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on the basis of the principle of ’equal pay for equal work’. It rejected the contention that clauses (g), (h) and (i) of Rule 2 of RSR are discriminatory and, therefore, violative of Articles 14 and 16 of the Constitution. However, on the ground that project allowance payable under the Project Rules is compensatory in nature and not a source of profit to the employees, it held that on the basis of the doctrine of ’equal pay for equal work’ compensatory allowance has to be paid to the work-charged employees also at the same rate at which it is being paid to the employees on regular establishment. The High Court, for that reason, struck down Rules 2(b) and (d) of the 1962 Project Rules and Rules 4(2) and (4) of 1975 Project Rules also (as 1975 Project Rules had replaced 1962 Project Rules) as violative of Articles 14 and 16 of the constitution. It further held that the Project Rule would, therefore, apply to all the employees working on Mahi Project irrespective of whether they are permanent, temporary or work-charged employees. The High Court allowed the writ petition and declared that the petitioner and other work-charged employees working on the Mahi Sagar Project are entitled to payment of project allowances in the same manner in which they are paid to the permanent or temporary staffs working on the Project. Calling in question, this part of the judgment and order, the State has filed, with the leave of this Court, Civil Appeal No. 652 of 1933. As the High Court held that the petitioner and other work- charged employees shall not be entitled to any arrears and that they should be paid the project allowance under the 1975 Rules from the date of the order, the petitioner has filed Civil Appeal No.653 of 1993. The contention of the appellant-State is that the work- charged employees have always been treated differently from employees on the regular establishment and, therefore, the State Government has framed separate Rules, under Article 309 of the Constitution, for regulating their recruitment and conditions of service. They are the Rajasthan Public Works Department (Building & Roads including Gardens, Irrigation, Water Works and Ayurvedic Departments) Work- charged Employees Service Rules, 1964 (hereinafter referred to as the work-charged Employees Service Rules). Their service conditions are, therefore, governed by the Rules and not by the RSR and the ’Project Rules’. Even in the class of work-charged employees there are two categories namely, (1) General category - work-charged employees and (2) work- charged employees who are employed on projects; and, their service conditions also differ. For the employees engaged in the work-charged establishment of Mahi Sagar Project there are separate standing orders framed under the Industrial Employment (Standing Orders) Act, 1946, governing the terms and conditions of their service. The high Court having held that the Governor has power under the proviso to Article 309 of the Constitution to frame different rules for different categories of government servants in various services and therefore it was open to the Government to exclude the applicability of Rajasthan Civil Service Rules committed a grave error in holding that Rules 2(b) and (d) of the Project Rules 1962 which have now beer superseded and Rules 4(2) and (4) of the Project Rules, 1962 which have now been superseded and Rule 4(2) and (4) of the Project Rules, 1975 are violative of Articles 14 and 16. It further contended that the High Court failed to appreciate that the petitioner and the work-charged employees on whose behalf the petition was filed had acquired the status of permanent work-charged employees of the Mahi Project and thus belonged to a separate category of work-charged employees and the petition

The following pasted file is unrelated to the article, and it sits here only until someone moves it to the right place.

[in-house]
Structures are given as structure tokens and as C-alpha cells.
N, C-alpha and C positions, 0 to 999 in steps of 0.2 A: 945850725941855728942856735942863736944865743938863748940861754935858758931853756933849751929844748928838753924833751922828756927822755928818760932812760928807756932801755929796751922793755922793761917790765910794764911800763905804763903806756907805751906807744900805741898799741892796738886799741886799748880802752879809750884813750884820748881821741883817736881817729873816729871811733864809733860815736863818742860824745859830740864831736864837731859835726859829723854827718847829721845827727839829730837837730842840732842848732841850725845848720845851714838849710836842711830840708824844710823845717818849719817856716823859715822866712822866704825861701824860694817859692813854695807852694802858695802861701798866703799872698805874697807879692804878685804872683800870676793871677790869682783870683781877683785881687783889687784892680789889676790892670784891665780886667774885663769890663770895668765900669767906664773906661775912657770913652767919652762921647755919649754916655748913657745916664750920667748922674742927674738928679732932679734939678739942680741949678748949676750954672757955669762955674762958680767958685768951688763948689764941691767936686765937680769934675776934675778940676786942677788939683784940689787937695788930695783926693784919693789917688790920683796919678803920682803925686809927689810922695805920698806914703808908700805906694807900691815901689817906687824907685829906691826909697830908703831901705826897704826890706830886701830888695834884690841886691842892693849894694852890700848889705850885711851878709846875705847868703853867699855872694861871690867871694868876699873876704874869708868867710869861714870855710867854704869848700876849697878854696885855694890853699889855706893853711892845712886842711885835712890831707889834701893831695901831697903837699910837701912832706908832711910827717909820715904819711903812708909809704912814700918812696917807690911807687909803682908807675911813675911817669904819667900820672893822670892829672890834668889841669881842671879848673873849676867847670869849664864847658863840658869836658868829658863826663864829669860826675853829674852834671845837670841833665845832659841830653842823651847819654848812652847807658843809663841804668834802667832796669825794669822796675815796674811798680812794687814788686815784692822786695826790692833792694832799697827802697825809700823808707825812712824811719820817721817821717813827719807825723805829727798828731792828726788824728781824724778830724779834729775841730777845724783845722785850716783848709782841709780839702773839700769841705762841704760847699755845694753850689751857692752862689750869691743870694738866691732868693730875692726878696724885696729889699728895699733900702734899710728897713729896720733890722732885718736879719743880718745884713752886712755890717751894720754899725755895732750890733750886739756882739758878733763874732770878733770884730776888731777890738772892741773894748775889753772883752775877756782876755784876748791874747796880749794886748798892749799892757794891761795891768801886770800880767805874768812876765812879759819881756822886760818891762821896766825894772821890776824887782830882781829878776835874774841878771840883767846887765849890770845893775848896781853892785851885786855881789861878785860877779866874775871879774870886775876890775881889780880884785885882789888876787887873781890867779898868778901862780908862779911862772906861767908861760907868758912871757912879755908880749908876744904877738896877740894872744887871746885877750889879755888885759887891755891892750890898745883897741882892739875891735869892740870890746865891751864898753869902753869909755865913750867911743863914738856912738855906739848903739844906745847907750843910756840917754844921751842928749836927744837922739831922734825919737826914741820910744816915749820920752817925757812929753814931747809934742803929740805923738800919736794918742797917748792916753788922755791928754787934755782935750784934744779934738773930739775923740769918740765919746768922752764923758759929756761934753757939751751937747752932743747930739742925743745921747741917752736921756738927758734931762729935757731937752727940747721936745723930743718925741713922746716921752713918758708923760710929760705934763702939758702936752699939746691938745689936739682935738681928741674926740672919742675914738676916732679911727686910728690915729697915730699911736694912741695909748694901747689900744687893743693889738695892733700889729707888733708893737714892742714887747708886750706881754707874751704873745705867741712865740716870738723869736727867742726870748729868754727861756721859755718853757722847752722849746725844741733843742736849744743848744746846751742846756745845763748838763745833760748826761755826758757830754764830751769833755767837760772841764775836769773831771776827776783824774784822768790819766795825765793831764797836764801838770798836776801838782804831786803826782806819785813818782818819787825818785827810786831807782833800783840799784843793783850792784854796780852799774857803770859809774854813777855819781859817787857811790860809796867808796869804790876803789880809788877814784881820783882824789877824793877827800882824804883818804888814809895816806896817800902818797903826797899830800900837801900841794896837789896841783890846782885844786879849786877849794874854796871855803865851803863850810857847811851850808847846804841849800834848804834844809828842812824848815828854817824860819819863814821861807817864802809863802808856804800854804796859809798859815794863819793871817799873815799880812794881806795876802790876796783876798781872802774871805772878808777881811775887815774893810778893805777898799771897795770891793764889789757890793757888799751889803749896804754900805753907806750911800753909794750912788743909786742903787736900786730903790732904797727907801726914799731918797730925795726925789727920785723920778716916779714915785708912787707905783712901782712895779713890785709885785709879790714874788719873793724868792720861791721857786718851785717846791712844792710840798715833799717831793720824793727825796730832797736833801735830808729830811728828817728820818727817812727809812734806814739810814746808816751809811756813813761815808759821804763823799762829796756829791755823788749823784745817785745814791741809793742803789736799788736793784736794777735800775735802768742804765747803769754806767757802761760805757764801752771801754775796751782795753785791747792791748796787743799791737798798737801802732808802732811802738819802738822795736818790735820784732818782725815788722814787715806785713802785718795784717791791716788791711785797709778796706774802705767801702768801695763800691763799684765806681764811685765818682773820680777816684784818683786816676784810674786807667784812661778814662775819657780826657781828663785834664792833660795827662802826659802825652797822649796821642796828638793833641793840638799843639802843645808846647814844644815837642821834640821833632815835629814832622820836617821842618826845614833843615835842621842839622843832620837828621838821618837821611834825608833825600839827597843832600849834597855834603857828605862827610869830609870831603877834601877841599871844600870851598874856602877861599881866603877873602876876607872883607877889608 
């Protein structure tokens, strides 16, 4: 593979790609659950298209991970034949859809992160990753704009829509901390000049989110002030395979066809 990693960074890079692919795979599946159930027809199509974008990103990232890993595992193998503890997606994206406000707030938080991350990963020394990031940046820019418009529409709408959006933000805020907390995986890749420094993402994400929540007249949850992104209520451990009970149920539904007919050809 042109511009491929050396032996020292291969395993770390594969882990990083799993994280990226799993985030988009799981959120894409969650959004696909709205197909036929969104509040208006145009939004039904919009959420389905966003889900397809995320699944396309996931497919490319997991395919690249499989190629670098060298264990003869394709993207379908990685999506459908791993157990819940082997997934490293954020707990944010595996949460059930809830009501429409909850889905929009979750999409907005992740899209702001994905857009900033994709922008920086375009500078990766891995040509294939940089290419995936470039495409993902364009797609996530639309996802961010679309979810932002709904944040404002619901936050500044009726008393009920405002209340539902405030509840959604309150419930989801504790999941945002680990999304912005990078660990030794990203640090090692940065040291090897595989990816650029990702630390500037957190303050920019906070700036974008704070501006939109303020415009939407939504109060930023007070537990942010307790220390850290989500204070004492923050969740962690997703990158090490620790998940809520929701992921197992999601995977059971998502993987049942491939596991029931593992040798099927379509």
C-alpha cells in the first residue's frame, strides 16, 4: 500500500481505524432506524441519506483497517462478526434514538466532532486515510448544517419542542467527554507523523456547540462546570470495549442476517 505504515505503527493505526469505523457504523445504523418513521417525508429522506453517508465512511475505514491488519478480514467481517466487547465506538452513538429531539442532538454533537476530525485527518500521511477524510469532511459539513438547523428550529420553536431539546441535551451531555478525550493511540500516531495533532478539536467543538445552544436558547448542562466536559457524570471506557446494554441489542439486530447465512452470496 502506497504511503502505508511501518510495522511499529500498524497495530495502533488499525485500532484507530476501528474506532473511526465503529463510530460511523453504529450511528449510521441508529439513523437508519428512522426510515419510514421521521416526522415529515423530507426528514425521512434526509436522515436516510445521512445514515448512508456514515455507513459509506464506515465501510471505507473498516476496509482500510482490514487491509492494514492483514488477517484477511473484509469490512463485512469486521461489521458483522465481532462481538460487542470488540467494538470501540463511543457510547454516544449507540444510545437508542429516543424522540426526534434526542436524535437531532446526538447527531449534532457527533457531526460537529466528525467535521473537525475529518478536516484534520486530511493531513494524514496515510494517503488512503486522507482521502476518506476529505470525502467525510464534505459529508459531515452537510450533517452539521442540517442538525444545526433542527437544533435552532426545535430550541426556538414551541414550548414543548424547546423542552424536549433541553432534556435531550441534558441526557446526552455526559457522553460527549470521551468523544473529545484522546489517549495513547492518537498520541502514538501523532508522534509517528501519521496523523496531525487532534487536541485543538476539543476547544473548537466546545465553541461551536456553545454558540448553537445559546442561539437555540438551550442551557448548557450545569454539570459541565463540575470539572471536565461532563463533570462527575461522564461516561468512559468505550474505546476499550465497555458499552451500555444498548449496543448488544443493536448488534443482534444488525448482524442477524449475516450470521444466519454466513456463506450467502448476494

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was viz. apprentice, casual, temporary and quasi-permanent. The High Court, therefore, committed a grave error in striking down Rules 2(b) and (d) of the Project Rules, 1962 and Rule 4(2) of the Project Rules, 1975 with respect to those other categories of work-charged employees also. On the other hand it was contended on behalf of the work- charged employees that there being no difference between the nature of work and the duties performed by them and the employees on regular establishment, treating them in different manner in the matter of service conditions amounts to hostile discrimination and, therefore, those provisions of the RSR and the Project Rules which make those Rules inapplicable to work-charged employees employed on projects are violative of Articles 14 and 16 of the Constitution. It was also contended that the High Court having held that the work-charged employees of the Mahi Project are entitled to project allowances wrongly deprived them of the said benefit for the period prior to the date of the decision. Therefore, the question that arises for consideration is whether by treating the work-charged employees of the Mahi Project differently from the employees working on the regular establishment of P.W.D. and making the RSR and the Project Rules, 1962 and l975 inapplicable to them, the Government can be said to have acted in a discriminatory and arbitrary manner. A work-charged establishment as pointed out by this Court in Jaswant Sing vs. Union of India (1979) 4 SCC 440 broadly means an establishment of which the expenses, including the wages and allowances of the staff, are chargeable to "works". The pay and allowances of employees who are borne on a work-charged establishment are generally shown as a separate sub-charged employees are engaged on temporary basis and their appointments are made for the execution of a specified work. From the very nature of their employment, their services automatically come to an end on the completion of the works for the sole purpose of which they are employed. Thus a work-charged establishment is materially and qualitatively different from a regular establishment. In the State of Rajasthan the Public Works Department is maintaining two separate establishments: (1) Regular and (2) Work-charged. The employees working in the regular establishment are governed by the RSR and the work-charged employees are governed by the Work charged Employees Service Rules. The RSR are made inapplicable, inter alia, to the work-charged employees. The work-charged employees fall under two categories: (1) those who are working on a project and (2) those who are not working on a project. It appears that for the workmen engaged on the work-charged establishment of Mahi Bajaj Sagar Project the Government has framed separate standing orders under the Industrial Employment (Standing Orders) Act, 1946 and they apply to all persons engaged on work-charged establishment of the said Project whose terms of service are not regulated by the RSR, Rajasthan Civil Service (Classification, Control and Appeal) Rules and any other Rules framed under Article 309 of the Constitution by the Government of Rajasthan. The standing orders provide not only for classification, recruitment and termination of service but also for wages and allowances and other service conditions of the persons engaged on the Mahi Project. Whereas the employees who are not working on a project get work-charged pay scale those who are working on a project get a special pay scale and they are also entitled to other benefits and allowances as are applicable to all the employees covered under the Industrial Disputes Act,